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The Nook. No, it’s not new slang for something.

October 20th, 2009 Leave a comment Go to comments

Get your minds out that gutter.

Just as I write up a post lamenting the poor state of tech, a zinger comes from left field.  Barnes and Noble, of all companies, announces the Nook, their competitor to the Kindle.

nook(image courtesy Gizmodo).  I’ve long been fascinated by the Kindle (lusted after one, actually) but could never justify the expense.  Now that the price has dropped, I was going to start hinting that a Kindle would make daddy very happy around the holidays.  But looking over the Nook, I’m thinking that maybe I want one of these instead.

The great thing about the Nook (man I love saying that name) is that it one-ups the Kindle in many ways.  First, it uses AT&T’s network rather than Sprint’s.  That could be a good or a bad, depending on your coverage, but I’ve got no complaints about AT&T coverage in Philly so it’s a net plus.  Second, it has two screens (and we all know two is better than one right?).  The smaller screen allows for full color browsing of book covers cause, as we all know to our secret shame, we DO judge books by their covers.  Heck, my kids are baldfaced honest about it.  If I offer them a book with a dull jacket, they won’t read it until I bludgeon them repeatedly.  And that’s bad for their future development.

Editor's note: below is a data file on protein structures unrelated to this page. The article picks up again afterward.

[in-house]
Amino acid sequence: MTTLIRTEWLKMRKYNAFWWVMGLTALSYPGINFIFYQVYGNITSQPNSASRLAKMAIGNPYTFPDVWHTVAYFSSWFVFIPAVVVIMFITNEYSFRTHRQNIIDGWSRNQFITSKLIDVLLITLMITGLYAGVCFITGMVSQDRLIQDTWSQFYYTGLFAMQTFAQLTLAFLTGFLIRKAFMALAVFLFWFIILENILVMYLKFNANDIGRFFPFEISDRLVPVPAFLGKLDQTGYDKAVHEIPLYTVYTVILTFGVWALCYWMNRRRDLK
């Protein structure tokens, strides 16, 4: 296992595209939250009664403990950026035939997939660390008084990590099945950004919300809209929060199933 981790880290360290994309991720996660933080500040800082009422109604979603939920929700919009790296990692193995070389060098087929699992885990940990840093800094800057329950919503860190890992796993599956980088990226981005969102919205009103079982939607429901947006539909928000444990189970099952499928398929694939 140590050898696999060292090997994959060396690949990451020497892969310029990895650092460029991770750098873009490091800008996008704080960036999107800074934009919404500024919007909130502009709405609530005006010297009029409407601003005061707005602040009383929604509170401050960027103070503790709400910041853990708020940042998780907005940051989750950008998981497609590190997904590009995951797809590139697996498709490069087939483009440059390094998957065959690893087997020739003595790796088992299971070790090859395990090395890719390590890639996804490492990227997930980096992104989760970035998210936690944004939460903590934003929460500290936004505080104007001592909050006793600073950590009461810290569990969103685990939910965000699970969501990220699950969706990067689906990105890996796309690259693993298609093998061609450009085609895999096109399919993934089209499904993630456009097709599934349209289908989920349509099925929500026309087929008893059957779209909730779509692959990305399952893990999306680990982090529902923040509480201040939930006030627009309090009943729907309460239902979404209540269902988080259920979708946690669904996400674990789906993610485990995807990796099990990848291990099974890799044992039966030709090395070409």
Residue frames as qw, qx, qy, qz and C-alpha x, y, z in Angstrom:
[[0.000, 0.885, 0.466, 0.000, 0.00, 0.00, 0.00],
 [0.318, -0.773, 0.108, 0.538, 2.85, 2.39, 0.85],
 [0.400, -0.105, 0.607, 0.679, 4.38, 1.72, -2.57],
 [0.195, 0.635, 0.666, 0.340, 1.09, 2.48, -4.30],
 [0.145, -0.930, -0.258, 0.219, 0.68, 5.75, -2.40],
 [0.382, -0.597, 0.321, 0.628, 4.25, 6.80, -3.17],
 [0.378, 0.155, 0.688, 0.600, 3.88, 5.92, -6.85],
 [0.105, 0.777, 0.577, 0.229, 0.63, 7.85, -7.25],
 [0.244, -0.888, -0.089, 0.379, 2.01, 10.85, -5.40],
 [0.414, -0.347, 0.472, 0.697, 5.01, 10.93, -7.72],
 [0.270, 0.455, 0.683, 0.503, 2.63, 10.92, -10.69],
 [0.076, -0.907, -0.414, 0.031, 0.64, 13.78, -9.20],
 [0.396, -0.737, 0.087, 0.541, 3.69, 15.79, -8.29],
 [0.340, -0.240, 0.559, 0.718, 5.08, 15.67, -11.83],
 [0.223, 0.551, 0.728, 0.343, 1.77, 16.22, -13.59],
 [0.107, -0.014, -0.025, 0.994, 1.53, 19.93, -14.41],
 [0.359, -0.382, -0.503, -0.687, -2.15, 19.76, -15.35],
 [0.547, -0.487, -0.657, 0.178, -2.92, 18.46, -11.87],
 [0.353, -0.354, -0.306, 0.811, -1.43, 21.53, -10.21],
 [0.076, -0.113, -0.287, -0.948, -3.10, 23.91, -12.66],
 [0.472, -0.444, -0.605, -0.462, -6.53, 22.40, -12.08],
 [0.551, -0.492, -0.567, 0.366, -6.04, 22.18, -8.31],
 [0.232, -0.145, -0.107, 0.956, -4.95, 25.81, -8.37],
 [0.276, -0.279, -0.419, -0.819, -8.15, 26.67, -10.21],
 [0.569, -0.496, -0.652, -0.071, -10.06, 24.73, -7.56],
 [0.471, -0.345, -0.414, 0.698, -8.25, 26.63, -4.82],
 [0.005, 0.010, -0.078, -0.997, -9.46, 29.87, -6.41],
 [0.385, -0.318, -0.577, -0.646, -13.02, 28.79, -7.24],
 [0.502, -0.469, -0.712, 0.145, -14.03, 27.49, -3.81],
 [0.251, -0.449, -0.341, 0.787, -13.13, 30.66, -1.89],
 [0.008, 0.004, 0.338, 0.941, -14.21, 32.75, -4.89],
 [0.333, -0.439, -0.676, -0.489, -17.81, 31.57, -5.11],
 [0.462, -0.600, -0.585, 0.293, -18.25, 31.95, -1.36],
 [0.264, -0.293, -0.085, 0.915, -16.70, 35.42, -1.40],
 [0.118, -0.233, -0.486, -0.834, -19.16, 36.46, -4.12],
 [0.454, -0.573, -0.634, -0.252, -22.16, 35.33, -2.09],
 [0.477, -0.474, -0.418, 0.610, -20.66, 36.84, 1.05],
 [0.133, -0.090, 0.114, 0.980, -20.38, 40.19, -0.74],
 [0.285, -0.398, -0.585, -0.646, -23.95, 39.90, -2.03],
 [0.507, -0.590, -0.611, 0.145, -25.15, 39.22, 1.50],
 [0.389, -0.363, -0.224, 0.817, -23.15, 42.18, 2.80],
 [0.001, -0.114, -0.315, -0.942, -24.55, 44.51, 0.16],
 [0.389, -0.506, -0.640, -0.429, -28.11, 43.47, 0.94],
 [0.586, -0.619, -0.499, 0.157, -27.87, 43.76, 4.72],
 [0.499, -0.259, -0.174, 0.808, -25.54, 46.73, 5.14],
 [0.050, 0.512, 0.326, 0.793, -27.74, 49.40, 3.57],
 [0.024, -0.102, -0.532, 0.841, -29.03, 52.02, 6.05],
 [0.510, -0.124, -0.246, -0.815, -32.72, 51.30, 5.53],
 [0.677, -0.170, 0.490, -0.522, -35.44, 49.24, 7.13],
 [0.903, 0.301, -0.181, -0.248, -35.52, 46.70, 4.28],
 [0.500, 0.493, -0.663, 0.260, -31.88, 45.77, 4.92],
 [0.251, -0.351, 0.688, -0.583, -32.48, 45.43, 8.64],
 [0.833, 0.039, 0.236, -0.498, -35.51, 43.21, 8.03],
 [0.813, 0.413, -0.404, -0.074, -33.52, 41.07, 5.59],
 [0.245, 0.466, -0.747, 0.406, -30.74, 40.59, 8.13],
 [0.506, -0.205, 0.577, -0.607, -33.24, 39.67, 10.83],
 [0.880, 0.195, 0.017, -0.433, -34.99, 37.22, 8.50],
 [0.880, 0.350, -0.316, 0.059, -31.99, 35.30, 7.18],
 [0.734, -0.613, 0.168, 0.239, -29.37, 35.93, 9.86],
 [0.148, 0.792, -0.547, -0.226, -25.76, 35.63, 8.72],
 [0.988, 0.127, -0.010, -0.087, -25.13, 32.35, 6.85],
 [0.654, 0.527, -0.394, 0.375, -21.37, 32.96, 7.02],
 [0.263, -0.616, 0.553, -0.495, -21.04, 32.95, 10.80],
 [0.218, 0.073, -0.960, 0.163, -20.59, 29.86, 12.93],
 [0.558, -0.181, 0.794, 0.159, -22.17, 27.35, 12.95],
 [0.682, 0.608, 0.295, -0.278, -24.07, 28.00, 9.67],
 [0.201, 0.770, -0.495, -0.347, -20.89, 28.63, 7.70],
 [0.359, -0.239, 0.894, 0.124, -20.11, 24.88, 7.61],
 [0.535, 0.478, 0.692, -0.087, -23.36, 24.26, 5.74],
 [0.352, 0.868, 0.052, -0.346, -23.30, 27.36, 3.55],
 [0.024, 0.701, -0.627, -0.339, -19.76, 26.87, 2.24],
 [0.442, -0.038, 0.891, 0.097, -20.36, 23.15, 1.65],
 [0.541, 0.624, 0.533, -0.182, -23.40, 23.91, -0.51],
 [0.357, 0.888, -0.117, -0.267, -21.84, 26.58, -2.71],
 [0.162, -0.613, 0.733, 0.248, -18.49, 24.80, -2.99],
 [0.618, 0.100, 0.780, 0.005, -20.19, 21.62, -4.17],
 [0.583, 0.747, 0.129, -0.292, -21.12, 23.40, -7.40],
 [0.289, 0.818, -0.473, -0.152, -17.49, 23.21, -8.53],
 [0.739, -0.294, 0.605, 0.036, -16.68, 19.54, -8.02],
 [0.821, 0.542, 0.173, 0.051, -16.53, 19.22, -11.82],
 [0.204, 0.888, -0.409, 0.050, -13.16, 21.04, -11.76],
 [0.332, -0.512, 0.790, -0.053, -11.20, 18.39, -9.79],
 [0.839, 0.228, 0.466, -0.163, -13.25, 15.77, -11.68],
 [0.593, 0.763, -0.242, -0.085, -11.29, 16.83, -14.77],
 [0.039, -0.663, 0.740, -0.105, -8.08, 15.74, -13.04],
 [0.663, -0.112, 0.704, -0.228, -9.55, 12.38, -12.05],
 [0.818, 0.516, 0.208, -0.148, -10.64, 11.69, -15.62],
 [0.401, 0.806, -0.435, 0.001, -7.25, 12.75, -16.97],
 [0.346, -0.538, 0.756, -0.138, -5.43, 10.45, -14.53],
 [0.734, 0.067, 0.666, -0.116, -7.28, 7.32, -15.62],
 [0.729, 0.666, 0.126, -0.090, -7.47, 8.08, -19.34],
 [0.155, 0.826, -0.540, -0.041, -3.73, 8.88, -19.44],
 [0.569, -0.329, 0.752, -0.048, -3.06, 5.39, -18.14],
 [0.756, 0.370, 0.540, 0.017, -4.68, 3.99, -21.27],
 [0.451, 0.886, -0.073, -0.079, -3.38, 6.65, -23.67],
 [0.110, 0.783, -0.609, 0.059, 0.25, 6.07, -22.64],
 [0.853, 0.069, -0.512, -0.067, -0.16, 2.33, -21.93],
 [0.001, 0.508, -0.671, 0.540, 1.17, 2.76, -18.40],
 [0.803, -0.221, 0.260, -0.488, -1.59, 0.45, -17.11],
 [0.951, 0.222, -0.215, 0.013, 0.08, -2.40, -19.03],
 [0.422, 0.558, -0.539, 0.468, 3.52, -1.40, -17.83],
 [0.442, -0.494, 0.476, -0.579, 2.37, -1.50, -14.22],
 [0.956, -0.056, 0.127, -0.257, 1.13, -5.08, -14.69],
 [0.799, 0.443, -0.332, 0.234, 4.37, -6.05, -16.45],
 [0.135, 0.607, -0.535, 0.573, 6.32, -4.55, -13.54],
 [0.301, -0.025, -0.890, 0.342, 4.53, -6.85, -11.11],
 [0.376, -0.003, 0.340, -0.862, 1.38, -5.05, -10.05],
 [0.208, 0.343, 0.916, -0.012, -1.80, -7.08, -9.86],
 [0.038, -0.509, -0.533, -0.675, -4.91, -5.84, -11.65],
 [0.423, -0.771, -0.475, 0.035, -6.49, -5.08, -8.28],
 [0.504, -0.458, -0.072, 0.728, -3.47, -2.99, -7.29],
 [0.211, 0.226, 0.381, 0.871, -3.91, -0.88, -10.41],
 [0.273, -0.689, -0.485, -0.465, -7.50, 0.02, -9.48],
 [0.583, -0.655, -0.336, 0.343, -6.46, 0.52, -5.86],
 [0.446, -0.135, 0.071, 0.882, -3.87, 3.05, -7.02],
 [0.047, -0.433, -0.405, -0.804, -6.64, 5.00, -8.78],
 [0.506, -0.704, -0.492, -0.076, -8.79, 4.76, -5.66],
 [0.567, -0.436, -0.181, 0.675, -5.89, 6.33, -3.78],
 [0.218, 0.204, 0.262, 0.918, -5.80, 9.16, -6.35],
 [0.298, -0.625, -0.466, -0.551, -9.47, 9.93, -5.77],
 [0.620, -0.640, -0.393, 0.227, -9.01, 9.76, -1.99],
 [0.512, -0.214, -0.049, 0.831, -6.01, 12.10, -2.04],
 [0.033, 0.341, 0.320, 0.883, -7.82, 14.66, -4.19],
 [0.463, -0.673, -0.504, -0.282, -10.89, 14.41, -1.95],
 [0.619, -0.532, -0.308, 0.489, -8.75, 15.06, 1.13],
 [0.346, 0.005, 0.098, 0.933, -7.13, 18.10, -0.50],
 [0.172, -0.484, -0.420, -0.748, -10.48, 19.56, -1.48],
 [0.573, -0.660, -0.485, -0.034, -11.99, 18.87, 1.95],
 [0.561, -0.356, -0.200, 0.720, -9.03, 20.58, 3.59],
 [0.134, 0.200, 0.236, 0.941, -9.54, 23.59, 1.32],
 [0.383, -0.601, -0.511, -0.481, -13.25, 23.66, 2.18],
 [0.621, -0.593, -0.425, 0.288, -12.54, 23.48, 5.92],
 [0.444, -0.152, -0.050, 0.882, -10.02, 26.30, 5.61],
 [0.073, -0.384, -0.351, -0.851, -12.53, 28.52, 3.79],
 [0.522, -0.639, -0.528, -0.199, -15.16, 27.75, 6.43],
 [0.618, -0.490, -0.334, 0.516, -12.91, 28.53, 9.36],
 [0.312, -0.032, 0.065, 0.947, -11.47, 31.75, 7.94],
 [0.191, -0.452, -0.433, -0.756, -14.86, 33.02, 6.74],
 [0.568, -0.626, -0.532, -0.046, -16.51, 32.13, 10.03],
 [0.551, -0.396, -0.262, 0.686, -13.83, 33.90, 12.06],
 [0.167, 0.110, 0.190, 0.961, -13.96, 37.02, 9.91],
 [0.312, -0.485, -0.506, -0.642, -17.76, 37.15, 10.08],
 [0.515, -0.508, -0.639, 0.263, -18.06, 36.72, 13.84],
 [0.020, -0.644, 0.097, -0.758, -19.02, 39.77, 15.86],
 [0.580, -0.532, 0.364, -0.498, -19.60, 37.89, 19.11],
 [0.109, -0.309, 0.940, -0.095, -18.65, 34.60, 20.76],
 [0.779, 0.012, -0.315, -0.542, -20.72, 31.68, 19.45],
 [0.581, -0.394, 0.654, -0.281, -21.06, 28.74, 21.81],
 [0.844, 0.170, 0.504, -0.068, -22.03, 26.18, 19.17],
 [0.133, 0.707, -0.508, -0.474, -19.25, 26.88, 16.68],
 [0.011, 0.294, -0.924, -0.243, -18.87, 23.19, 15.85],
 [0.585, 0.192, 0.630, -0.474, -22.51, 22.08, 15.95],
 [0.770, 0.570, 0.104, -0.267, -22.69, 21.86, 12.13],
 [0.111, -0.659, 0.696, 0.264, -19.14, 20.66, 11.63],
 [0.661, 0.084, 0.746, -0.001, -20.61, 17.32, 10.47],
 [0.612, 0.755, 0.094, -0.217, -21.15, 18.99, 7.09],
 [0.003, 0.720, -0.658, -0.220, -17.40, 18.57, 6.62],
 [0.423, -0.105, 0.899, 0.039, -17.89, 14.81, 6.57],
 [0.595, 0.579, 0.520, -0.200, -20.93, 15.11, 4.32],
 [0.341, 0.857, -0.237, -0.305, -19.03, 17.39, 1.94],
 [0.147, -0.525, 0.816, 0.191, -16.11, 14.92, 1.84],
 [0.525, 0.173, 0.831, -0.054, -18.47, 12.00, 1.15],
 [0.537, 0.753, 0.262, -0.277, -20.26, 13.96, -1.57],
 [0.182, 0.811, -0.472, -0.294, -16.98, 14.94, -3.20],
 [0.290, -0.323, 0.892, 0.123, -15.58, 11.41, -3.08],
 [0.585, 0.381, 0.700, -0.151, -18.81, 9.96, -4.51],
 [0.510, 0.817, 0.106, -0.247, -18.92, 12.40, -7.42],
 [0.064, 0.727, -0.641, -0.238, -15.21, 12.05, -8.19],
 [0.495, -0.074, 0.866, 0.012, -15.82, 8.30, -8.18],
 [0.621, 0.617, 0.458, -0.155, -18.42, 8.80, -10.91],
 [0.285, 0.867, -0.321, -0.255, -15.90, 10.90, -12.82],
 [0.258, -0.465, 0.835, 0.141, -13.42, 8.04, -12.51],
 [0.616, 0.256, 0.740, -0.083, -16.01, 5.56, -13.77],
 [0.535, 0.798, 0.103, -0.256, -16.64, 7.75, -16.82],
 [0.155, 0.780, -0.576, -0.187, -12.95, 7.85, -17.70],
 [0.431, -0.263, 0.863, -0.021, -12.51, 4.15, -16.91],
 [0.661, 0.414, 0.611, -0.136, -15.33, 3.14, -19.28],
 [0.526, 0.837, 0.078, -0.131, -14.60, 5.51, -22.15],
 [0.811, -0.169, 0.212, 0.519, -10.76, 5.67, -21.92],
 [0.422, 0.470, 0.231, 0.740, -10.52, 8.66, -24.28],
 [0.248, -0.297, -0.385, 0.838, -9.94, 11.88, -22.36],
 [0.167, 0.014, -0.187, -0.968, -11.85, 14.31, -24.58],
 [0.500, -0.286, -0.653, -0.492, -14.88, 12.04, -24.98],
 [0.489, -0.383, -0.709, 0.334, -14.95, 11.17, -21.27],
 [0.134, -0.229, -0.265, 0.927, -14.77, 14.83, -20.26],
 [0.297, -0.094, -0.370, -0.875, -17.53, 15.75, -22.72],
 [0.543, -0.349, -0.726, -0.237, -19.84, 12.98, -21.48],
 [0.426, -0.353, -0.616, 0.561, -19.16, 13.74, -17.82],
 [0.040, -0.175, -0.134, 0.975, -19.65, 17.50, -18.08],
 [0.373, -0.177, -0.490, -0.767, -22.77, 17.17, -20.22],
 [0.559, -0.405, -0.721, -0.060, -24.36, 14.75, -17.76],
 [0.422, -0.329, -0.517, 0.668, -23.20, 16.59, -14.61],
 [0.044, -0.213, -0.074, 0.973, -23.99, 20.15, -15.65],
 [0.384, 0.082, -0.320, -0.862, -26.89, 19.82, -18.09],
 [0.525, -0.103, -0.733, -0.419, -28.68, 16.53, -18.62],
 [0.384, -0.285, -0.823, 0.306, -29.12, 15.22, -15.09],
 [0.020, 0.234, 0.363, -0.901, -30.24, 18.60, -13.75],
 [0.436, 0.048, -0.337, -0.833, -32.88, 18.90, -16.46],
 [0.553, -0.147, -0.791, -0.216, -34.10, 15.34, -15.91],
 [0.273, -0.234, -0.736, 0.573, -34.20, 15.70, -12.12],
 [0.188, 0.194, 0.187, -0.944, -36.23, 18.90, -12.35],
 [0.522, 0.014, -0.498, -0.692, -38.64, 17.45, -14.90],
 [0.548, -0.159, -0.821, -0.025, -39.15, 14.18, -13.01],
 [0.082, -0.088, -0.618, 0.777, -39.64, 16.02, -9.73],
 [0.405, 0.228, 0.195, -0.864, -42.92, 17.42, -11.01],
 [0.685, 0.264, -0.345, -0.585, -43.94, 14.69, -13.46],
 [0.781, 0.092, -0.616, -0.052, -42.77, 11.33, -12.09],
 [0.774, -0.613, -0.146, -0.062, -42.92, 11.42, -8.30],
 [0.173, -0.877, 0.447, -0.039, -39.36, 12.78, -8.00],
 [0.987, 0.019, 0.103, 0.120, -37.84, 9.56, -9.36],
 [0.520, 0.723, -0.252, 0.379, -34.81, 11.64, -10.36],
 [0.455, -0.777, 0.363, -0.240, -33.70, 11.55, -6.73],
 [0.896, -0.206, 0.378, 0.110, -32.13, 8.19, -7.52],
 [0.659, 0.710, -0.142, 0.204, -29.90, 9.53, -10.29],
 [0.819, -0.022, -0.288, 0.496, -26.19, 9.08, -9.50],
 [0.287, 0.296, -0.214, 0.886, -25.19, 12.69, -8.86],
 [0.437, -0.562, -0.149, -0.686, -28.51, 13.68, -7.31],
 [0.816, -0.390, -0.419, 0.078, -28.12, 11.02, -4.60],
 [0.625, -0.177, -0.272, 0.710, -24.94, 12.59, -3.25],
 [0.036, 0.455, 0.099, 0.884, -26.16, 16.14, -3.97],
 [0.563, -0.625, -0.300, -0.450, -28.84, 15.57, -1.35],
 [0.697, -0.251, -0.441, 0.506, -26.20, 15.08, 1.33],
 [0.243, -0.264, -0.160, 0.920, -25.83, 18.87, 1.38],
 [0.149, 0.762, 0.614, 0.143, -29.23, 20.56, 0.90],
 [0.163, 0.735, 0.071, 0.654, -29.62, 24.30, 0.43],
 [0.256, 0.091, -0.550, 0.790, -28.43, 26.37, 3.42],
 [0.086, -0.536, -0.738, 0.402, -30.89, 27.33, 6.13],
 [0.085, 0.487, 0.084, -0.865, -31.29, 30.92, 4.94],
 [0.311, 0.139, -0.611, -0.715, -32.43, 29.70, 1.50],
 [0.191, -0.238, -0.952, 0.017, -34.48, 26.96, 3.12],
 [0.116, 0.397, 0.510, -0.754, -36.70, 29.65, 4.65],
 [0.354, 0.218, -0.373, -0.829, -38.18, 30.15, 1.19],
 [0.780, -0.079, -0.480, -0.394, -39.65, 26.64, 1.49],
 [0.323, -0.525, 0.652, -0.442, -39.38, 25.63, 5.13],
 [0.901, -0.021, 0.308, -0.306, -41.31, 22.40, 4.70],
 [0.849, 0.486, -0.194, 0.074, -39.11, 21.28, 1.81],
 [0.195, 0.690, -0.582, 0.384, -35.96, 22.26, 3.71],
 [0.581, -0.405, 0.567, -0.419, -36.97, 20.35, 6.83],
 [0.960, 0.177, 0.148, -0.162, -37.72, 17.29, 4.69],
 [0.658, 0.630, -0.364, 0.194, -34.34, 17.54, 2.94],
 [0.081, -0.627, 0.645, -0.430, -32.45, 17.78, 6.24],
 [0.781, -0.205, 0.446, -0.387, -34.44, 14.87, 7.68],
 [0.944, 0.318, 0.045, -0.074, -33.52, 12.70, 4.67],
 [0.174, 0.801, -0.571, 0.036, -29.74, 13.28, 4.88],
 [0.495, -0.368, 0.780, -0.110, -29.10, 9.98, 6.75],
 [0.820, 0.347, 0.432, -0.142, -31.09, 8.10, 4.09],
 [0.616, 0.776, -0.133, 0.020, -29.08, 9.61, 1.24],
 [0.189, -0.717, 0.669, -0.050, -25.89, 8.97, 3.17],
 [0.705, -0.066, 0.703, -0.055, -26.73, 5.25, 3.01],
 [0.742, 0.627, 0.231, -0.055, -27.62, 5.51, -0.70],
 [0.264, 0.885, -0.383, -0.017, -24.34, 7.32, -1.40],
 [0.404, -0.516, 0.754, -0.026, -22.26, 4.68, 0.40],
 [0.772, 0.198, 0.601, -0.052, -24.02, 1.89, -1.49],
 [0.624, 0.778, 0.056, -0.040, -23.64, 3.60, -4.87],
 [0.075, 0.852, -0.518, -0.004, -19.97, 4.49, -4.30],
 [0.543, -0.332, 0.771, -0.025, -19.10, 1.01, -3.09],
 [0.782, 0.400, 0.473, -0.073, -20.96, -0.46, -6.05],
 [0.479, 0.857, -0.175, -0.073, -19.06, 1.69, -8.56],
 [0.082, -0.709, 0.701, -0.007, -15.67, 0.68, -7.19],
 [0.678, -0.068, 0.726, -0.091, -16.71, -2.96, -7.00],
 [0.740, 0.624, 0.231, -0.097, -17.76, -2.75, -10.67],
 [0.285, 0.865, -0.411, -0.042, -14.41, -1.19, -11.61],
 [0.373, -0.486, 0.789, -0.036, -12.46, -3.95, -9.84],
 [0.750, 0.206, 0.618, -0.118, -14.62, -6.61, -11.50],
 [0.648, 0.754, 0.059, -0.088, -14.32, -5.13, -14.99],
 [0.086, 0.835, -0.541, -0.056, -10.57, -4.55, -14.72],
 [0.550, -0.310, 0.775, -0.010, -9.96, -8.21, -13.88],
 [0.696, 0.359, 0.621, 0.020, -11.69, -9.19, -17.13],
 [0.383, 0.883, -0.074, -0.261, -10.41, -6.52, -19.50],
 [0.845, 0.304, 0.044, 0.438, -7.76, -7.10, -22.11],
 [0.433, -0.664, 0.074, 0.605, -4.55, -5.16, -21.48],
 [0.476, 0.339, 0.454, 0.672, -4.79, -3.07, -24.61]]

The device also has WiFi, which is important because you can get free WiFi access at any B&N you bring this little honey into.  You can customize it to display pictures and it has an MP3 player.  A built-in mono speaker allows you to listen to podcasts and audiobooks you download over the ether.  Very cool.

Most importantly, you can SHARE YOUR BOOKS.  An ebook can be lent for up to 14 days at a time to (intriguingly) other electronic devices, not just other Nooks.  B&N already has an iPhone app – it should be possible to let your Apple fanboys borrow the newest book slamming/worshipping Steve Jobs.  It also opens up the intriguing possibility that online lending libraries could start up where you pay an annual membership for access to a vast library of e-books.  I would totally be up for that since I don’t tend to re-read a lot of books.

Dayum, B&N – good on ya for a home run on your first at-bat.  If they don’t mis-manage the pricing of ebooks, they may have a Kindle-killer here.

UPDATE:  I can’t find it again but I could have sworn that I saw something about the Nook being able to read any e-book via WiFi when you’re in a B&N.  If this means what I hope it means, it completely justifies the in-store experience of a B&N vs. the cloud and really shows that they are thinking about how to leverage their physical footprint.  It makes total sense – if I can walk into a B&N and read any book I find on the shelf for as long as I’m there, then why can’t I do the same with my Nook e-book reader?  It’s a competitive advantage that Amazon can’t duplicate.  I really hope this is true.

UPDATE 2:  Haha!  I was right.  Core77 confirms the ability to browse e-books while you’re in a B&N.  Brilliant!

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